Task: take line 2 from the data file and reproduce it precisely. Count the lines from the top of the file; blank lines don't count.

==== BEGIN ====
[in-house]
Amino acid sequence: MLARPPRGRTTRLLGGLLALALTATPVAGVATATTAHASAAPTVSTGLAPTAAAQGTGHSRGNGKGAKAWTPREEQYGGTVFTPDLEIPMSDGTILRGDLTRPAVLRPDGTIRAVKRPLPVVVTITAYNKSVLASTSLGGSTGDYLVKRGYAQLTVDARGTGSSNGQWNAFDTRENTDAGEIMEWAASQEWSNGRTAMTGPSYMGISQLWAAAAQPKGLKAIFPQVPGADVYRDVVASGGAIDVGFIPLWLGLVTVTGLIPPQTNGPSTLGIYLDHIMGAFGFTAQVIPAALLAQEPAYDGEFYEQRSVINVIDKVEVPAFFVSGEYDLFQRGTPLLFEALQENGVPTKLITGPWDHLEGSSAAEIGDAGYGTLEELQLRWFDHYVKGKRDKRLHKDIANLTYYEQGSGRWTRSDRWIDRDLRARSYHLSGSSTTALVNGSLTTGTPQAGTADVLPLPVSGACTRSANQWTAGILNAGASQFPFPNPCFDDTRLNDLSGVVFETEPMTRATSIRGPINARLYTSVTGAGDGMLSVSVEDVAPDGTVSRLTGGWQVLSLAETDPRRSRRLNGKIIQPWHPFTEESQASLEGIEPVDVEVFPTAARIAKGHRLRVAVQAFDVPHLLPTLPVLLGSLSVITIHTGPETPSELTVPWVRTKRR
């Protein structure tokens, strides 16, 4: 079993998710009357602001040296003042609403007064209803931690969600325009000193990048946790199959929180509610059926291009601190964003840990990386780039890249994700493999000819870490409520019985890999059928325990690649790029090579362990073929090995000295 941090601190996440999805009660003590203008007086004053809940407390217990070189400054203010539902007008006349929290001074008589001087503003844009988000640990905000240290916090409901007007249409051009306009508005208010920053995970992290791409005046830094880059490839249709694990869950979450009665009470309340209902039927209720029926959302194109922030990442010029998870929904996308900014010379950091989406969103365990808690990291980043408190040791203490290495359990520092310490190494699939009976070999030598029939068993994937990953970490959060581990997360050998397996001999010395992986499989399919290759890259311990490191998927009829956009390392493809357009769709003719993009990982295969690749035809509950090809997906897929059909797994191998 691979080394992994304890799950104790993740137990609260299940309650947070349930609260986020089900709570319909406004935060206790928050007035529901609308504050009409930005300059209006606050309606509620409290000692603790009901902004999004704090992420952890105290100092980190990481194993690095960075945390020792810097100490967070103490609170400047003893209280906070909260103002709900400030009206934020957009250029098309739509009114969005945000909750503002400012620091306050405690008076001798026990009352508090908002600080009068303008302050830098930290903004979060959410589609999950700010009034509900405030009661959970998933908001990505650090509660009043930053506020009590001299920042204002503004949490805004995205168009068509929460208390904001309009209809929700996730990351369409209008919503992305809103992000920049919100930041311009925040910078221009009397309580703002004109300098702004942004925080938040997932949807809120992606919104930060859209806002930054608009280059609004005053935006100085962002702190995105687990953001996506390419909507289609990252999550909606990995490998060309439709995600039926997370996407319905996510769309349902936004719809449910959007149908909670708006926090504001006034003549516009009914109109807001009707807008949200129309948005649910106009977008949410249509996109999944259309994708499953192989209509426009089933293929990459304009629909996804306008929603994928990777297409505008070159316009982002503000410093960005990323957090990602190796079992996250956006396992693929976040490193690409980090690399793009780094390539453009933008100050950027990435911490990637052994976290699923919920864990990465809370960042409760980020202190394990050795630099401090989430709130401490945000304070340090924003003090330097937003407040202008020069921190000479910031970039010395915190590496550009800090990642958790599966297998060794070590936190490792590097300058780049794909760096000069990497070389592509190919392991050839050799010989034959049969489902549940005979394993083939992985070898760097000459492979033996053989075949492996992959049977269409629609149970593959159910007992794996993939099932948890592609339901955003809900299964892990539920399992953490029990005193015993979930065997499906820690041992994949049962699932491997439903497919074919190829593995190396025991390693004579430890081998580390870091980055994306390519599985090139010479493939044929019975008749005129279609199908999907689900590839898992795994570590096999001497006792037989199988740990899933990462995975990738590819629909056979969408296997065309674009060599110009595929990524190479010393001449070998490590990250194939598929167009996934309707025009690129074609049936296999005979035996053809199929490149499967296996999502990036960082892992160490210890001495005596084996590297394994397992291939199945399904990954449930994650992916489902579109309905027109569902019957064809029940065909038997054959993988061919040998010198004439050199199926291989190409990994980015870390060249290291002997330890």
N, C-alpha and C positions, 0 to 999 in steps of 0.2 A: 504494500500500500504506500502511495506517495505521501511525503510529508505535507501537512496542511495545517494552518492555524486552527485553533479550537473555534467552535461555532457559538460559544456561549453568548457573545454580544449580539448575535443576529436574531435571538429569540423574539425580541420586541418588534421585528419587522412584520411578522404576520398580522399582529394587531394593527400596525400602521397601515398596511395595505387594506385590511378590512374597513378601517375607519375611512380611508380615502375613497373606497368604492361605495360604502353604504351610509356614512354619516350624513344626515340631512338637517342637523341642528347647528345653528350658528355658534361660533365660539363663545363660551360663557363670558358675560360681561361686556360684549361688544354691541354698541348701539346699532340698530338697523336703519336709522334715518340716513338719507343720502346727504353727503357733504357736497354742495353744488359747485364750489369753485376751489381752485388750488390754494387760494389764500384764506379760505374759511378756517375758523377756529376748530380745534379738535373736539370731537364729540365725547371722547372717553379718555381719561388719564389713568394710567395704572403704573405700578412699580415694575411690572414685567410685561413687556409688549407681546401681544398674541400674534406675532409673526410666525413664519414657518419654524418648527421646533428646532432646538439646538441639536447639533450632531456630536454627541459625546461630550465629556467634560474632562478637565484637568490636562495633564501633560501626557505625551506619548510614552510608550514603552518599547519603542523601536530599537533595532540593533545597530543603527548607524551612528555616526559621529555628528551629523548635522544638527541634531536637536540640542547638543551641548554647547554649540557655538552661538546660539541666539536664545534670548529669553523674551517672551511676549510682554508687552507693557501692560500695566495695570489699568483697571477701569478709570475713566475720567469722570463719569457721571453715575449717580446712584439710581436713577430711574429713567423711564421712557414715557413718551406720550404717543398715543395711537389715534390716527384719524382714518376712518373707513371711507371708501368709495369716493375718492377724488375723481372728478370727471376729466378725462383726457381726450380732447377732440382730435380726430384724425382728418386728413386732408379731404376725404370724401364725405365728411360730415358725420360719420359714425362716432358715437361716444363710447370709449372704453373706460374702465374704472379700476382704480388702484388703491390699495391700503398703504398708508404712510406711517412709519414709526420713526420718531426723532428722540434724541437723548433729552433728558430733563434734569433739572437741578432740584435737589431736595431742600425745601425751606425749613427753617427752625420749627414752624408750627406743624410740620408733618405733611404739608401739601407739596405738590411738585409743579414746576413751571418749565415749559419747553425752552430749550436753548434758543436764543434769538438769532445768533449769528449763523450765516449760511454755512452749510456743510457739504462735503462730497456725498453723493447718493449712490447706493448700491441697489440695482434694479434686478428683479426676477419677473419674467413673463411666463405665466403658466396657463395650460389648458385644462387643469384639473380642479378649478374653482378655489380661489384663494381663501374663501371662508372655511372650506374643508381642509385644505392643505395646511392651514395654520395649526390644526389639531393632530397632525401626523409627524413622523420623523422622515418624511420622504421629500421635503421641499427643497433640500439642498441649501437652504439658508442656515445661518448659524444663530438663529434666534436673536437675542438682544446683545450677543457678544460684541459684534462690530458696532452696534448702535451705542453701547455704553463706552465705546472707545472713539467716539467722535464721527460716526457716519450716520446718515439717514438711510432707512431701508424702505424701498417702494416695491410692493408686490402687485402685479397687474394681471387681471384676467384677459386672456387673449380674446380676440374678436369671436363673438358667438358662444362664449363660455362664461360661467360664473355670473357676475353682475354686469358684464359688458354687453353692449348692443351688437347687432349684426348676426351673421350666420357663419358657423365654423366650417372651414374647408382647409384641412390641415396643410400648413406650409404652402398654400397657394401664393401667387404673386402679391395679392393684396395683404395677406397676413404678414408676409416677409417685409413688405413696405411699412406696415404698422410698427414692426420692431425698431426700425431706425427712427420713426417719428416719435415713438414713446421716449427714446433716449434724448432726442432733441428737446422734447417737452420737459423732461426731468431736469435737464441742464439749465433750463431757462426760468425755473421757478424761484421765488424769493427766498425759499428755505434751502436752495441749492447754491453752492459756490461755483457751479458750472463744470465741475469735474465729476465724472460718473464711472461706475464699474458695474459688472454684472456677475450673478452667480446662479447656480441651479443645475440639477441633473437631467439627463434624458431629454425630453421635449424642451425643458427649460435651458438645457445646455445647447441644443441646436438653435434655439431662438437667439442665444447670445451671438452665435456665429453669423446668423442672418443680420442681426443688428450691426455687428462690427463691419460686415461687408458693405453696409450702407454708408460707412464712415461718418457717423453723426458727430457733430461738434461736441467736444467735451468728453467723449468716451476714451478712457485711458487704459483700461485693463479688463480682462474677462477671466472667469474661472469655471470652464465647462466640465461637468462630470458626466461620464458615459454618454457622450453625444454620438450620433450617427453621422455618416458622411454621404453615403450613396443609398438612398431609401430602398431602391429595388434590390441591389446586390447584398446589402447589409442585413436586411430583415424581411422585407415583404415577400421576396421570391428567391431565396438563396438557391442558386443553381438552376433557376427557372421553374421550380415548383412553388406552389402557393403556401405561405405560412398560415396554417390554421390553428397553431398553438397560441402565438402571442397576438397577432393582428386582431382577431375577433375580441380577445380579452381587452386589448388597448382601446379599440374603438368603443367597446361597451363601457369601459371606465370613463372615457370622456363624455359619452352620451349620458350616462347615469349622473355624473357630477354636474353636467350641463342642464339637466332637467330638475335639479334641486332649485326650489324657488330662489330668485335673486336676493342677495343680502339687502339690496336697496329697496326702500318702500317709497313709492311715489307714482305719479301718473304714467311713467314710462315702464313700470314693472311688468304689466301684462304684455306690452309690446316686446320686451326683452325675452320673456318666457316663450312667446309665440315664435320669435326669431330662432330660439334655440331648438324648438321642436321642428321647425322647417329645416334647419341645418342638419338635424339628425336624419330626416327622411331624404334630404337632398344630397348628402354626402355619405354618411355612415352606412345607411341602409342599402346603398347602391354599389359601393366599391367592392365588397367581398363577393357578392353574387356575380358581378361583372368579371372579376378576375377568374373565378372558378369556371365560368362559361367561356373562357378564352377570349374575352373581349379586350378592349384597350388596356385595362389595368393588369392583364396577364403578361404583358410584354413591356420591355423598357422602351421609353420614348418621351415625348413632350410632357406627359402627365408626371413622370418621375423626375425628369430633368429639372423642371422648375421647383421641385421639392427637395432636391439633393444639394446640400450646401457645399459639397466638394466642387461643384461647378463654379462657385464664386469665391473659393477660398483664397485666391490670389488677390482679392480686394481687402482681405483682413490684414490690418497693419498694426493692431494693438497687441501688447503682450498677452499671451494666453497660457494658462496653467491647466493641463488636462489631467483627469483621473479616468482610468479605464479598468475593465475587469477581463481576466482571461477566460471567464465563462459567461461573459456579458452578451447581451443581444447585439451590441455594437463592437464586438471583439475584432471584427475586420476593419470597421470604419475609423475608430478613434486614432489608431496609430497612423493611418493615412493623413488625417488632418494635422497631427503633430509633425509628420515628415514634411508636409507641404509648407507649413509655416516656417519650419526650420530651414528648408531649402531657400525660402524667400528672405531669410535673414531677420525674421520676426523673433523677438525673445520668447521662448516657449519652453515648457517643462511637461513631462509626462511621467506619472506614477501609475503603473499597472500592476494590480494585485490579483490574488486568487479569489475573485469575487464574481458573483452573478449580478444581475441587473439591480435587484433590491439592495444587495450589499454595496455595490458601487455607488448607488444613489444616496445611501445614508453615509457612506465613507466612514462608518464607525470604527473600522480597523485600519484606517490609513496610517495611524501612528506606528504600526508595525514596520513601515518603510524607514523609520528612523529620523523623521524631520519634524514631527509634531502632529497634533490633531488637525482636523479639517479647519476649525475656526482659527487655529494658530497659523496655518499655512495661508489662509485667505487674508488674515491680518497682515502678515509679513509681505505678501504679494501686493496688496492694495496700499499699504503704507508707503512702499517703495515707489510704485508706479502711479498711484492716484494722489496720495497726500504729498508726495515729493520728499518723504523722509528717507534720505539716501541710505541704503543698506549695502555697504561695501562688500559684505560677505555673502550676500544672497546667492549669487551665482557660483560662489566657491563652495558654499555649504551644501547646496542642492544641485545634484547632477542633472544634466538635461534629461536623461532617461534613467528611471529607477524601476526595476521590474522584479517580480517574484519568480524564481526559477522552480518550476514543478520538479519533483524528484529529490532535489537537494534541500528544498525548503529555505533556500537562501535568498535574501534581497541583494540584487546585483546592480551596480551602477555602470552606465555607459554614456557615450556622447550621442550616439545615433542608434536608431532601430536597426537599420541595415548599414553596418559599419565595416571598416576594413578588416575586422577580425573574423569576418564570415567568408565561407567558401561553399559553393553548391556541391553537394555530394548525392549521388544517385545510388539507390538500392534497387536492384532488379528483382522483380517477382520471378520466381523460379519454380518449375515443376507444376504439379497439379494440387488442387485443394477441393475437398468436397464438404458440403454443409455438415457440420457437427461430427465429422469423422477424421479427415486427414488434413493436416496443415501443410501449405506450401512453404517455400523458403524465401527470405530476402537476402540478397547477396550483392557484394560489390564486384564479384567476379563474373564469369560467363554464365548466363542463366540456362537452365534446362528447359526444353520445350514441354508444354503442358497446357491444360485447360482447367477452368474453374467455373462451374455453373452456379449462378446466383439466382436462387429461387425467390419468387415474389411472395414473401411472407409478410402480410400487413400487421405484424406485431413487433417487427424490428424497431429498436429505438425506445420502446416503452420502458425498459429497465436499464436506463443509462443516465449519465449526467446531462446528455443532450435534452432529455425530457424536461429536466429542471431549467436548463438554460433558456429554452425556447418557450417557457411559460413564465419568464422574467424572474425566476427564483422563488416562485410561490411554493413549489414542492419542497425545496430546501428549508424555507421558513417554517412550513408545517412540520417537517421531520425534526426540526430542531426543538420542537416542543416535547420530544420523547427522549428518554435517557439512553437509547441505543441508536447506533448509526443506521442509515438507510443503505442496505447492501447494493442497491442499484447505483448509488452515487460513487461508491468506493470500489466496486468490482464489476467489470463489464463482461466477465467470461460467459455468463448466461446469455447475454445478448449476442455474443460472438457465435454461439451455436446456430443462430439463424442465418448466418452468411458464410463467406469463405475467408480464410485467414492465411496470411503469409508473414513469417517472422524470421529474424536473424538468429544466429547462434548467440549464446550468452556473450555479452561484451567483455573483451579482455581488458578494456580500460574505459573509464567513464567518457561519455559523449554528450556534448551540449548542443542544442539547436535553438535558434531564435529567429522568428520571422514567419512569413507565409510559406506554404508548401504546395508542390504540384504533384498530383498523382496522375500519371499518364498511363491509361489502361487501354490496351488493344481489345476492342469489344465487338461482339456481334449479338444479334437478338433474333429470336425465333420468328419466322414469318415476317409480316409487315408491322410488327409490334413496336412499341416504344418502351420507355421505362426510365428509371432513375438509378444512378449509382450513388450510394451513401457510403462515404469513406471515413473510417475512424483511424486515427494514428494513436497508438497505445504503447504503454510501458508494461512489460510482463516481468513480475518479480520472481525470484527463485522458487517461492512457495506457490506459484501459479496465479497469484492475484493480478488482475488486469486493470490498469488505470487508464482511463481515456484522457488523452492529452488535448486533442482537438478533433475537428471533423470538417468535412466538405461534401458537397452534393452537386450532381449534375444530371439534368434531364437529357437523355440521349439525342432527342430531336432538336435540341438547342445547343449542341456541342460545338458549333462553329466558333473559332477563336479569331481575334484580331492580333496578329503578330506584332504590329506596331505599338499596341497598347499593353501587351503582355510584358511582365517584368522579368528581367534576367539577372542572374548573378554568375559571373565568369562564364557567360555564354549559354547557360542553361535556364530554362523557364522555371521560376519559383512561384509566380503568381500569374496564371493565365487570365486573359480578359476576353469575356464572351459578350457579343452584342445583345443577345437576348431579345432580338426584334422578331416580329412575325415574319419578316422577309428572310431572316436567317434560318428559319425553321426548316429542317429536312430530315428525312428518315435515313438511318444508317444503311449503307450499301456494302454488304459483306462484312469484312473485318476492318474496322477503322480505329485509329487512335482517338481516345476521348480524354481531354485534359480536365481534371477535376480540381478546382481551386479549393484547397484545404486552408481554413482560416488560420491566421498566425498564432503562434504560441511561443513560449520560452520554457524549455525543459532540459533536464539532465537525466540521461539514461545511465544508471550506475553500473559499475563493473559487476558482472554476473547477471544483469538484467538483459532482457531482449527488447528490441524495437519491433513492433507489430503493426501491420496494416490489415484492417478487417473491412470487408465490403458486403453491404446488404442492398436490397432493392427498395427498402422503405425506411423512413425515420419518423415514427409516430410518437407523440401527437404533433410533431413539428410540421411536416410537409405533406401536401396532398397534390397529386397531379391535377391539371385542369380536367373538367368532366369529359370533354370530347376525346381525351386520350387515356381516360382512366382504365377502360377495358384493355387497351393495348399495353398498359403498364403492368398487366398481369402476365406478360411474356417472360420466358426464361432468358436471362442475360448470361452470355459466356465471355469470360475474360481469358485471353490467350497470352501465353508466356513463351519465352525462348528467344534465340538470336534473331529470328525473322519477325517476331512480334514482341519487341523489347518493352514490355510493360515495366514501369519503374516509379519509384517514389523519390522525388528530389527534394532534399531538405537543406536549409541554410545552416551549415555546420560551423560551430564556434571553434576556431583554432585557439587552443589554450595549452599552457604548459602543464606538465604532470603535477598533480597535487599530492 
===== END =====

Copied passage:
Amino acid sequence: MLARPPRGRTTRLLGGLLALALTATPVAGVATATTAHASAAPTVSTGLAPTAAAQGTGHSRGNGKGAKAWTPREEQYGGTVFTPDLEIPMSDGTILRGDLTRPAVLRPDGTIRAVKRPLPVVVTITAYNKSVLASTSLGGSTGDYLVKRGYAQLTVDARGTGSSNGQWNAFDTRENTDAGEIMEWAASQEWSNGRTAMTGPSYMGISQLWAAAAQPKGLKAIFPQVPGADVYRDVVASGGAIDVGFIPLWLGLVTVTGLIPPQTNGPSTLGIYLDHIMGAFGFTAQVIPAALLAQEPAYDGEFYEQRSVINVIDKVEVPAFFVSGEYDLFQRGTPLLFEALQENGVPTKLITGPWDHLEGSSAAEIGDAGYGTLEELQLRWFDHYVKGKRDKRLHKDIANLTYYEQGSGRWTRSDRWIDRDLRARSYHLSGSSTTALVNGSLTTGTPQAGTADVLPLPVSGACTRSANQWTAGILNAGASQFPFPNPCFDDTRLNDLSGVVFETEPMTRATSIRGPINARLYTSVTGAGDGMLSVSVEDVAPDGTVSRLTGGWQVLSLAETDPRRSRRLNGKIIQPWHPFTEESQASLEGIEPVDVEVFPTAARIAKGHRLRVAVQAFDVPHLLPTLPVLLGSLSVITIHTGPETPSELTVPWVRTKRR